3. Well, I don’t think you’re crazy. You are one of the few liberals I’ve known, even if only online, that can manage to talk politics without going off the deep end with name calling. I appreciate that.

    Whether the perpetrators are ‘corporate politicians’ or just ‘dirty politicians,’ those are not exclusive to the R’s. In the Fanny/Freddy fiasco, it is the D’s I’ve written about in here that are responsible for letting it get out of hand, and the R’s that sat by and let it happen. Why would they let it happen? Simply out of fear of being labeled a racist. They would rather the economy go in the tank, knowing that the Congressional Black Caucus and Dems on the banking committee (Dodd,Frank) would turn it into a racial thing against them rather than an economic thing affecting the economy. Now, everyone has a tough pill to swallow and, amazingly, Barney Frank is blaming Republicans for it anyway.

    That we agree that this bailout is bad is curious but not unusual. A lot of Democrats voted against it too. It had bi-partisan Nay’s! Just not enough to defeat it. I wonder if your objection to the bailout is for the same reason as mine? I have two objections to it.

    1) It is unconstitutional based solely on the preamble of it:

    We the people of the United States, in order to form a more perfect union, establish justice, insure domestic tranquility, provide for the common defense, promote the general welfare, and secure the blessings of liberty to ourselves and our posterity, do ordain and establish this Constitution for the United States of America.

    Promote the general welfare does not mean insure the general welfare, and, there is no liberty when it is usurped by the government.

    2) By its actions, the bill totally socializes the financial industry of the country. Whether, like Bush says, the bill will save us from a financial crisis is besides the point. The right solution would be one that does not socialize the entire economy and still solves the problem.

    That we are supposed to have confidence, that the same people that created this problem can fix it in a matter of a week, if I may quote a famous politician, ‘requires a suspension of disbelief.’ Congress and Bush are seeming more like used car salesmen than statesmen. No disrespect to used car salesmen.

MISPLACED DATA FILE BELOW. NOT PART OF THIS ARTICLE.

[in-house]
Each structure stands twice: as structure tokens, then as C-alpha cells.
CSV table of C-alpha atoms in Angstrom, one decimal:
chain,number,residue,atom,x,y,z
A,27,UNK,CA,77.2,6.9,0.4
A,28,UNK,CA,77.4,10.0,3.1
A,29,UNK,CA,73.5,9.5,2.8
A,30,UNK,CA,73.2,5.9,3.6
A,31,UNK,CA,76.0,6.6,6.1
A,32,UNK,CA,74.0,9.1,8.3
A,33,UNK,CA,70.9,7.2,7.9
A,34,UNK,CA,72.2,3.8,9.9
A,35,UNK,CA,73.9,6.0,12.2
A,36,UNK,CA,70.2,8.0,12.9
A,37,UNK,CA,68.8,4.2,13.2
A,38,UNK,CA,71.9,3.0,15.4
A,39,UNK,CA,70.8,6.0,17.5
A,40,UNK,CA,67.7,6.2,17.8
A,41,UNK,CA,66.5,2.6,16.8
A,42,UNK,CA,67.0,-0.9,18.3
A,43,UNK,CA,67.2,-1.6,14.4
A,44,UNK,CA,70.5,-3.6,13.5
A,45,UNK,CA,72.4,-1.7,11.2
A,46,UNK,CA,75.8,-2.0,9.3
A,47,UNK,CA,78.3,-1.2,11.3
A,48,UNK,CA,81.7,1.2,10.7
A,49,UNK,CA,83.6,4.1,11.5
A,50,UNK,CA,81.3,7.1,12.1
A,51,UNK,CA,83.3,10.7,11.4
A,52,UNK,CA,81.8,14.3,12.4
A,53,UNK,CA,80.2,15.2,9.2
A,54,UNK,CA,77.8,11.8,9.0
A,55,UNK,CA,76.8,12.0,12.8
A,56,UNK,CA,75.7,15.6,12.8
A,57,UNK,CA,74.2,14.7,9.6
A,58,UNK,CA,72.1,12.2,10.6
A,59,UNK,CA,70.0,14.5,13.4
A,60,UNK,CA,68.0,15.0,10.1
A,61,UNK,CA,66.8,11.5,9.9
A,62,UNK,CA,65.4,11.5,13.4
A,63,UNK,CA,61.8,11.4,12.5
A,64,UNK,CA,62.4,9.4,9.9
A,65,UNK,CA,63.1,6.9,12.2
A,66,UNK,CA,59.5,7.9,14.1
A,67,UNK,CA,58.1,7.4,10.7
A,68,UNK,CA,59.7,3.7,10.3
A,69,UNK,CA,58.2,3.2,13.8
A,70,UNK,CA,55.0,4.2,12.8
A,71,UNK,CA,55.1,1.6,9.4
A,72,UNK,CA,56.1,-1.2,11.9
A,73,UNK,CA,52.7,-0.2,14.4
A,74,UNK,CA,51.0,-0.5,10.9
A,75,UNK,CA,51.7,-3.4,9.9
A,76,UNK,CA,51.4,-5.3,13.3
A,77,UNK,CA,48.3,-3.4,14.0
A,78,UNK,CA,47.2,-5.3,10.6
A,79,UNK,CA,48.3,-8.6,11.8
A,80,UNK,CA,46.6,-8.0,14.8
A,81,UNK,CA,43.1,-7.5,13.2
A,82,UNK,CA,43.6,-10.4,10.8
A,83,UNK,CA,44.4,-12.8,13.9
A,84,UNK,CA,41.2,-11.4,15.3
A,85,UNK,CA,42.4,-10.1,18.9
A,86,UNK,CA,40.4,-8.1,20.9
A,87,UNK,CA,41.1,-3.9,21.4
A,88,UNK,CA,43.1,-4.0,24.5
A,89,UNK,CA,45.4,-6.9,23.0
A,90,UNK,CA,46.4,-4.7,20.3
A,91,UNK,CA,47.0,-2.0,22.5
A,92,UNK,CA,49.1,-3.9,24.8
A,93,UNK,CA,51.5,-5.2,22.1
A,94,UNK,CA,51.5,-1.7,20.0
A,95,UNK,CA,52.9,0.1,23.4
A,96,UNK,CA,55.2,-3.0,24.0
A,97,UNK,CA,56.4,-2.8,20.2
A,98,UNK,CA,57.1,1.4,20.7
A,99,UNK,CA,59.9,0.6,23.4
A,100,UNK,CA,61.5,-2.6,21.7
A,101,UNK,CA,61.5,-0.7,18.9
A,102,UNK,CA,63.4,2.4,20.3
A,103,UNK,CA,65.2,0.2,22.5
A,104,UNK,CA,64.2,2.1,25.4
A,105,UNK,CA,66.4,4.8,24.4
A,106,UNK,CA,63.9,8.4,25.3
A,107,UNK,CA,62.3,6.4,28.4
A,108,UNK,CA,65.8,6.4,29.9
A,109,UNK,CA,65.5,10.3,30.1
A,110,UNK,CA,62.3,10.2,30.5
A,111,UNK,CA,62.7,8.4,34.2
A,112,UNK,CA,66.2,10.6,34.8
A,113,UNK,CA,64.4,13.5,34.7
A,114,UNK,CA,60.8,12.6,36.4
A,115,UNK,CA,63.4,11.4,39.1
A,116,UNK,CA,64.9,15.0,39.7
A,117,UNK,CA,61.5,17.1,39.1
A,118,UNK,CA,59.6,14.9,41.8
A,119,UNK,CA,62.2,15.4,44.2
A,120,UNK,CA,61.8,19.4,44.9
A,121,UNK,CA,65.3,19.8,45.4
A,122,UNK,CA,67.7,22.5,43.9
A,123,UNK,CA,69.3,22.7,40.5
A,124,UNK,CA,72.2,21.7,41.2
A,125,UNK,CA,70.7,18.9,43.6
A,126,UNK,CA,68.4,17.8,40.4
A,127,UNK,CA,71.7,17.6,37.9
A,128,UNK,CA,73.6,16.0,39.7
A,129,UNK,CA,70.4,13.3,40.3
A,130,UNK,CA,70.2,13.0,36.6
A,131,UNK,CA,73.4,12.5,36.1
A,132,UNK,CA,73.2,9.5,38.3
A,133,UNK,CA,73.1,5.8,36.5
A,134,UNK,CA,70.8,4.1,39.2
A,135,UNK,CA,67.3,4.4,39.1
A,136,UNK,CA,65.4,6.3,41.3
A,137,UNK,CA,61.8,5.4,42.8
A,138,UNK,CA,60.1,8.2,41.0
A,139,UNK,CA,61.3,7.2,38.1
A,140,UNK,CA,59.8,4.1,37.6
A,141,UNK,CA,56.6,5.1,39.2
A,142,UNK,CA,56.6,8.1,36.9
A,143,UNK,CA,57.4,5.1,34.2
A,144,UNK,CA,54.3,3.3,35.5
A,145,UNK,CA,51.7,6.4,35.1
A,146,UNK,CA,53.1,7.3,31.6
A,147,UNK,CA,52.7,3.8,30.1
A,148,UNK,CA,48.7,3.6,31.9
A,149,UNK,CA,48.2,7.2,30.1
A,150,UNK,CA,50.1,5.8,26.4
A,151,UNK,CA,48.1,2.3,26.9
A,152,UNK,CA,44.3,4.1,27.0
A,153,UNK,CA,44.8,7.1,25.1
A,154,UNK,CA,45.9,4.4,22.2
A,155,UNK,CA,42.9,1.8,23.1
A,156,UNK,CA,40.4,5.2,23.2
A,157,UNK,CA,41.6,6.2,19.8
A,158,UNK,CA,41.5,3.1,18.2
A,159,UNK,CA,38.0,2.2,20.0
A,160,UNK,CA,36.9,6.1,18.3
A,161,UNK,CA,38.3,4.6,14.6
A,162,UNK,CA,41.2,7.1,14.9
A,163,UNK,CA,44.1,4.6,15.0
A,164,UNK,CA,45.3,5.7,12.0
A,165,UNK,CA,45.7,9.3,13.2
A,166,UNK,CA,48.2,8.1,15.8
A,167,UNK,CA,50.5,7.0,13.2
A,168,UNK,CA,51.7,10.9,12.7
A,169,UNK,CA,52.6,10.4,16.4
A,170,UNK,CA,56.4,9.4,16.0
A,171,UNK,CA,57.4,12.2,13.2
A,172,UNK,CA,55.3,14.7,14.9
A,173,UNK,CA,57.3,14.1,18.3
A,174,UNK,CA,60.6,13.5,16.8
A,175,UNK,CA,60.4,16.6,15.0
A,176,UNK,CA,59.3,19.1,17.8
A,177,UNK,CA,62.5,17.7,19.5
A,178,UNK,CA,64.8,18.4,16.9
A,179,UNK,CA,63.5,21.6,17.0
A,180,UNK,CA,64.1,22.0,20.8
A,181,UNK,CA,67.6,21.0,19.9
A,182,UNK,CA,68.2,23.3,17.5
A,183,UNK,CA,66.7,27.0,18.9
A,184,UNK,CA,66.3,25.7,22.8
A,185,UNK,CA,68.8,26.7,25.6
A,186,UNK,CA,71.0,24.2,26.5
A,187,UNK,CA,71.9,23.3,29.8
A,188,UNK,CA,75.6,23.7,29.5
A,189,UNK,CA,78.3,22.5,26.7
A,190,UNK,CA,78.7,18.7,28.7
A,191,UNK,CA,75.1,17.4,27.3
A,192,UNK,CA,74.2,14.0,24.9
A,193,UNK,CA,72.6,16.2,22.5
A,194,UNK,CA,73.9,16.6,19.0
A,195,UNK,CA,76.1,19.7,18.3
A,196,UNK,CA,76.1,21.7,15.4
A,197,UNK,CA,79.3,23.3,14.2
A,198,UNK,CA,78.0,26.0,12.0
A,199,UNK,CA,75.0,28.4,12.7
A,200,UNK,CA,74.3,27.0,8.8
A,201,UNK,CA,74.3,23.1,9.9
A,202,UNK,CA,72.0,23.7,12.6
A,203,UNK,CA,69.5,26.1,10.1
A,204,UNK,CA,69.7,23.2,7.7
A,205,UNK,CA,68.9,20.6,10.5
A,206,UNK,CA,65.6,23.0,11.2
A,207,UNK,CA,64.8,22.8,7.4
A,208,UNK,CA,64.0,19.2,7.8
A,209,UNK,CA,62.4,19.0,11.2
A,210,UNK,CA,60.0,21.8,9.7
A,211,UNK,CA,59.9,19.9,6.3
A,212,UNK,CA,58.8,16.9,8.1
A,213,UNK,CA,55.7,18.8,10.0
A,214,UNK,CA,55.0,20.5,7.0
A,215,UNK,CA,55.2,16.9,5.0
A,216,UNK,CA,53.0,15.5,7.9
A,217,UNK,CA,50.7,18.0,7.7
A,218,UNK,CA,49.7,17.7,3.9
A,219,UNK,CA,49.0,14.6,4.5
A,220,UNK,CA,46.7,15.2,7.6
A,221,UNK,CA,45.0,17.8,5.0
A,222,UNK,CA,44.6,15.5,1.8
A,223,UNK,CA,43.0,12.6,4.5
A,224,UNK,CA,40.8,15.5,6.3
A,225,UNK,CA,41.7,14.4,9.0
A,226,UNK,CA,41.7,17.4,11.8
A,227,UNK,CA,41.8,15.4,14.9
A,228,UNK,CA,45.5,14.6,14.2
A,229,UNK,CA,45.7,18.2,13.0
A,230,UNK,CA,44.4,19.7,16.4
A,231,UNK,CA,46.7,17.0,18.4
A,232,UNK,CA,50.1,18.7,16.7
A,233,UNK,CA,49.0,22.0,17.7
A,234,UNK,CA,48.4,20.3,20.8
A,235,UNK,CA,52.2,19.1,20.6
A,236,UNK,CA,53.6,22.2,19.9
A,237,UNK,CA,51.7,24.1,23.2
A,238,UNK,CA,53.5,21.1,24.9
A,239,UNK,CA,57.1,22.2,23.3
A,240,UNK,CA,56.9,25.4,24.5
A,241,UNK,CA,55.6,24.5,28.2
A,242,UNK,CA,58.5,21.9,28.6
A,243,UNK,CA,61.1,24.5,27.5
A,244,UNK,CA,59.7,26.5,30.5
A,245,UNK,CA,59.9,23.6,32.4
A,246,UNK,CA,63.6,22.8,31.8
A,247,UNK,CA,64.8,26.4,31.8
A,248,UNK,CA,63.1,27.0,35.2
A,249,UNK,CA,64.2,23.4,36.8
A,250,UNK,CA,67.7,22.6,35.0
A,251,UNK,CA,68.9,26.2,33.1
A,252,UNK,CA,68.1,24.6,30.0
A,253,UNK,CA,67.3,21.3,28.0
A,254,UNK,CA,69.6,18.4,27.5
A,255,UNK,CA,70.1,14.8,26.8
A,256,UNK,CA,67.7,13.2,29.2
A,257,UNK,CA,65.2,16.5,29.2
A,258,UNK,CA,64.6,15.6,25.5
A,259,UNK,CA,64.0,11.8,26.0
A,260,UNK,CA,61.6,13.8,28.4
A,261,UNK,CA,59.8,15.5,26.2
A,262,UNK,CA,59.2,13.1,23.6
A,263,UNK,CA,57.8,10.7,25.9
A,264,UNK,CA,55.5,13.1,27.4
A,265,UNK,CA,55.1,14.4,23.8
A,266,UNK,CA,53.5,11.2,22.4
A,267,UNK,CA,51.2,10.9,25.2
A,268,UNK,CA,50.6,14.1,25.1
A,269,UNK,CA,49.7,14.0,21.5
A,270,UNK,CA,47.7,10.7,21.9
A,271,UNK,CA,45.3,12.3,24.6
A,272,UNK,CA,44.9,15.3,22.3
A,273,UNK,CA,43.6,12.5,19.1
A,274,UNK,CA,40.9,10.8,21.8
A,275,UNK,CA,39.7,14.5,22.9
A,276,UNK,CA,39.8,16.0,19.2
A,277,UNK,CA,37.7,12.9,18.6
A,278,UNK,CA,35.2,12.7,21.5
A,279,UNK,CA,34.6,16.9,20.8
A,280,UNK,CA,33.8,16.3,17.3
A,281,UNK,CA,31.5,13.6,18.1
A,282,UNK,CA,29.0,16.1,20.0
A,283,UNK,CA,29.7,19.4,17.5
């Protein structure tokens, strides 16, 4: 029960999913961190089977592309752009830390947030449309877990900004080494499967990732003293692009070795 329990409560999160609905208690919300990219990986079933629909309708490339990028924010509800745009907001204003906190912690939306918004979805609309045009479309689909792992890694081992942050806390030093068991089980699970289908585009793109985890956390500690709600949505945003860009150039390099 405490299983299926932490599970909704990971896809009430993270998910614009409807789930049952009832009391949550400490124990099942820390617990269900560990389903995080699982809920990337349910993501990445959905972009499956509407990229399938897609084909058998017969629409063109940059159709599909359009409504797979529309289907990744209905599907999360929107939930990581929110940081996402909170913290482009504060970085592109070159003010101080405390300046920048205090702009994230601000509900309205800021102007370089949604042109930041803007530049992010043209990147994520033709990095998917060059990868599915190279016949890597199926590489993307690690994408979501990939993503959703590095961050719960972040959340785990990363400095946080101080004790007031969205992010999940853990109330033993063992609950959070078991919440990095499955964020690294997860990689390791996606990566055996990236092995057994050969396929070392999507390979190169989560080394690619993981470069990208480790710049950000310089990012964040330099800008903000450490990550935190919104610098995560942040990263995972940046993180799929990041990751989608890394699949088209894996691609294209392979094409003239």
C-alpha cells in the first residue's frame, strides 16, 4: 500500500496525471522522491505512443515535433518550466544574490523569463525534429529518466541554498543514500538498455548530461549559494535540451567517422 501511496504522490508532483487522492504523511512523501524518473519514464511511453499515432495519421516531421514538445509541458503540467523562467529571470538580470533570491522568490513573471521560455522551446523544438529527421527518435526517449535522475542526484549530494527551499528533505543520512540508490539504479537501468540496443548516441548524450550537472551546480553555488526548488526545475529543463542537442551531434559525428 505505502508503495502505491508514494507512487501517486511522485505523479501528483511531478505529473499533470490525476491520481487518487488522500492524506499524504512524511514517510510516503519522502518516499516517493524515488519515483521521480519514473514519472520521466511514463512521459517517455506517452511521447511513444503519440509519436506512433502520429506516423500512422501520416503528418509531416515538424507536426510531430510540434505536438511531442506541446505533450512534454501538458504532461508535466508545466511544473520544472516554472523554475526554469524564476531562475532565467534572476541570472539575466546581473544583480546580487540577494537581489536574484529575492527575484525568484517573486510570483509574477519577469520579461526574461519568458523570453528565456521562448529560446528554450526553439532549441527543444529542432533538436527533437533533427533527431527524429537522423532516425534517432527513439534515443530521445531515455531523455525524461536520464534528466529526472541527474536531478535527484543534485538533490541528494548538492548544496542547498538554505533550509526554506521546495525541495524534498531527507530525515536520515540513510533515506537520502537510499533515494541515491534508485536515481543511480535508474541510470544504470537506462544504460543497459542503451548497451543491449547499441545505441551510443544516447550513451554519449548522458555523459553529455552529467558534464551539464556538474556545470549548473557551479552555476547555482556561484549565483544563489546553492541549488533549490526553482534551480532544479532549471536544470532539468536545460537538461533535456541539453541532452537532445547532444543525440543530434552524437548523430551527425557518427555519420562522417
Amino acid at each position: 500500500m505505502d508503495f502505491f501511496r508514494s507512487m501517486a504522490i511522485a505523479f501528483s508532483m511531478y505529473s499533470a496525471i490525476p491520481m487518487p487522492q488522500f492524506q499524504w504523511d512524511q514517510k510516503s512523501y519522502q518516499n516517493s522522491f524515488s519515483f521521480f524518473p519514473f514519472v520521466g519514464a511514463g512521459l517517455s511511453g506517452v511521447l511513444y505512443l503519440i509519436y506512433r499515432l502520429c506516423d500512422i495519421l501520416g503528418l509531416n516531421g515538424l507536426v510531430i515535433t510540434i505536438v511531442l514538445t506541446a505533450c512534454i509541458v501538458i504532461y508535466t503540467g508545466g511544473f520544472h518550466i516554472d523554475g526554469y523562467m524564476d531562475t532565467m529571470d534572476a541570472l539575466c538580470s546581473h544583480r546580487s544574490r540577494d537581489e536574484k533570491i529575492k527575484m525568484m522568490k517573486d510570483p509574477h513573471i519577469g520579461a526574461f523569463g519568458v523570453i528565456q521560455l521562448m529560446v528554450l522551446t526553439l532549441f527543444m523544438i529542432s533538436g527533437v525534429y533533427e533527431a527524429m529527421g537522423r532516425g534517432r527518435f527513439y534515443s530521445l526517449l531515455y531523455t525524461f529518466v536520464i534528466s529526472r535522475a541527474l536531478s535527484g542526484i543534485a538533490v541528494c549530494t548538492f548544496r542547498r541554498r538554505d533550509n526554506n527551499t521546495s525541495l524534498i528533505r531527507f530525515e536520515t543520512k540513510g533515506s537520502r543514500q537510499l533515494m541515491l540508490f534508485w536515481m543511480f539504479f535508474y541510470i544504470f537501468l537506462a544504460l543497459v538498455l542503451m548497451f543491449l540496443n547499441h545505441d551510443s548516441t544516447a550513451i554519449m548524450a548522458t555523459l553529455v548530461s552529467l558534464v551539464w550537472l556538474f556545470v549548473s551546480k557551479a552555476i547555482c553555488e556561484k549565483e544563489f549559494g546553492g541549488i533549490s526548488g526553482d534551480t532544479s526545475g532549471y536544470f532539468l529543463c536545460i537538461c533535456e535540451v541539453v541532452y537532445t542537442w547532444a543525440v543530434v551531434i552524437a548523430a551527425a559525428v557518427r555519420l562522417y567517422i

I don’t have a solution. I’m not that smart. But I do know that going the socialist route is not the correct route. Manipulating the market made the problem. Now, manipulating the market and putting taxpayers on the hook is supposed to fix it? I don’t think so. The answer lies somewhere in letting some companies fail and/or reorganize and/or renegotiate their currently worthless paper, and not allow mortgages from now on to be ‘securitized.’

    What do you think?

  4. Hey, even if you do think I’m a crazy liberal, I agree with you on the bailout. The government shouldn’t get involved to that level. You’ve got to understand, the people in office right now are not Republicans in the traditional sense of the word. They are corporate politicians, whose goal is to milk the system for as much money as possible for themselves and their corporate friends.

  5. No doubt the McCain campaign is fighting an uphill battle. They’re not only running against Obama, but against the MSM too!

    The media decides how much scrutiny Obama gets (very little) and how much scrutiny Palin and McCain get, the max. It’s a shame but it is what it is.

    I have videos on the blog that show the ineptitude of people like Barney Frank and Chris Dodd concerning this economic crisis. I didn’t make them up. They are out there. But conservative outlets are the only place you’ll see them. For their own reasons, the media just doesn’t want to tell voters about it. I’m afraid that the days of objective journalism, where events were reported and/or remembered, are long gone, that’s history. It has been replaced, for the last 15 years or so, with ‘news’ that generated by polls, which are generated by the media, to advance an agenda. The only poll that means squat is the one on Nov. 4th in the voting booth. If there is a landslide in Obama’s favor, it will be more a testament to the effectiveness of the media to shape the electorate than either of the candidates themselves.

    Meanwhile, I’m still fuming about the jump to socialism the House took today to soothe peoples fears about the economy. Talk about a rush to judgment.

  6. A draw is never a win for the McCain/Palin ticket. They are falling significantly behind. They need wins.

    The 24 hour cable news networks, with Fox on the right, MSNBC on the left, and CNN somewhere else, do make too big a deal out of everything, do overanalyse everything, are generally shoddy. I blame no one but ourselves, though, because they only act like that because we keep watching and making them money.

    I do think that Chuck Todd is a good guy. I don’t think he is beholden to any party or idea other than the numbers, and numberwise, we are looking at a landslide right now. Do I think it will stay that way through Nov. 4? Nope. But if the election were held tomorrow, Obama would win with a 310+ EV total, which is as close to landslide as it gets these days.